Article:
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Letter of Dismay

Published: Jan. 27, 2024

Dear Friends,

I am a graduate of the first class of John Woolman School in Nevada City, CA, and have held the campus and its environment close to my heart and soul for sixty-odd years.

I have just sent the following letter of dismay to all of the nonprofits that I mention in it, plus to many parts of many yearly meetings, plus to Western Friend.

This letter was written in response to the sale of the property that was once John Woolman School – currently 188 acres with 9 buildings – which is being sold to a nonprofit representing the Nisenan people, who are indigenous to the land in question. The Quaker board that represents Woolman in this sale has not been up front with the larger Quaker community about the extent of the property’s debts, nor about the fair market value of the property, which I speculate could be $4 million or more. The board has suggested that the property might be sold to the Nisenan for $1.3 million.

Here is my letter of dismay, which I have distributed widely:

The College Park Friends Education Association (CPFEA) Board was faced with the dilemma, “What do you do with millions of dollars of Quaker assets?” They could not attract students to John Woolman School and decided to lay the project down after 60 years of continuous operation.

John Woolman School has been overseen by the CPFEA Board. Through proper Quaker process, the members of that committee have been nominated and have since volunteered to serve. Present members of the Board have operated in relative secrecy, not responding to calls for transparency or status of negotiations.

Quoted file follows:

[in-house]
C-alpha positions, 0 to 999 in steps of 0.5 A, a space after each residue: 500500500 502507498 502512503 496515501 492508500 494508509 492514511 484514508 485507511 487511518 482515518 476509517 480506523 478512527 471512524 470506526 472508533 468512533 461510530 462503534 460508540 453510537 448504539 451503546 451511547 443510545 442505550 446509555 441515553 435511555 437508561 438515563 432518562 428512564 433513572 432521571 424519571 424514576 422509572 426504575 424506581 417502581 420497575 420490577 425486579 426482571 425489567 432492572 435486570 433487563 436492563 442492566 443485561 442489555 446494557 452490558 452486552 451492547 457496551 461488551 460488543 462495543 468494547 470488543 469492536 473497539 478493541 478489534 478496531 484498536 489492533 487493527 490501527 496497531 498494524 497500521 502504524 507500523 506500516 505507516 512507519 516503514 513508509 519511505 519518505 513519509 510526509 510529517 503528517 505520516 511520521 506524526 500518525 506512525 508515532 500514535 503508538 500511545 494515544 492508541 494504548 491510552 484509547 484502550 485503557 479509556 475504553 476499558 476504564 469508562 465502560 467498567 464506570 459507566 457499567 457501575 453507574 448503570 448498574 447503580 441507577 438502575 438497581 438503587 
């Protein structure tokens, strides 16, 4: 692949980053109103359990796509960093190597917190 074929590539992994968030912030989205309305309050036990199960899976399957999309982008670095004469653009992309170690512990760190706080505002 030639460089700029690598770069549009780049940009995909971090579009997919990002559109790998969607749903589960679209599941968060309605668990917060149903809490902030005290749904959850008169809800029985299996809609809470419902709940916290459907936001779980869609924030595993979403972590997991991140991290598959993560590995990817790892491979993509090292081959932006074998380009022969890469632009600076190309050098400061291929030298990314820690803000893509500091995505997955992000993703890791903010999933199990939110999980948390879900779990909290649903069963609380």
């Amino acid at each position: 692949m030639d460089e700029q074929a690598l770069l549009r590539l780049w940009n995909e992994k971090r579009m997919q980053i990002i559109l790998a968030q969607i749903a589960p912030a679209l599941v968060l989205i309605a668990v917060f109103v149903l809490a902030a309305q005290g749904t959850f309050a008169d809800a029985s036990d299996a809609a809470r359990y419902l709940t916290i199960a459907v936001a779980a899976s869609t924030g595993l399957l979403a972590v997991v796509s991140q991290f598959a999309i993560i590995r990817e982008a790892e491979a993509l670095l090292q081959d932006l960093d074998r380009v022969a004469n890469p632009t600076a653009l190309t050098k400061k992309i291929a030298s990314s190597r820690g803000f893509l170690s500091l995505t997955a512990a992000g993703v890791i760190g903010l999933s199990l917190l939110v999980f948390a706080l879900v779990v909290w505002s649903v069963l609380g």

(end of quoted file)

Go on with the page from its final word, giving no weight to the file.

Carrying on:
At a recent business meeting of the Berkeley Society of Friends, the request of an elder member to seek information about the status of negotiations was delivered to the Board. No response.

The members of the Berkeley Meeting were essential in finding the land, finding the money, finding the craftsman expertise, more than any other Meeting in Pacific Yearly Meeting (pacificyearlymeeting.org).

There has been no advertising, little promotion, and no professional fundraisers or public relations experts to help sustain the school. The committee was not able to find students for the school so they decided to quit the educational project and sell the campus. The campus includes more than 180 acres of arable land and more than nine buildings.

Would you give money to Quaker schools? Would you give money to Quaker institutions? Would you give money to Quakers in Africa, where most Quakers live? Would you give money to Central or South America, where Quaker communities are doing good work?

Quakers were slaveowners, should we give reparations to African-Americans? Should we give money to Japanese people whose parents were interned in World War II? Should we give money to people suffering in our community? Would you give money to strangers?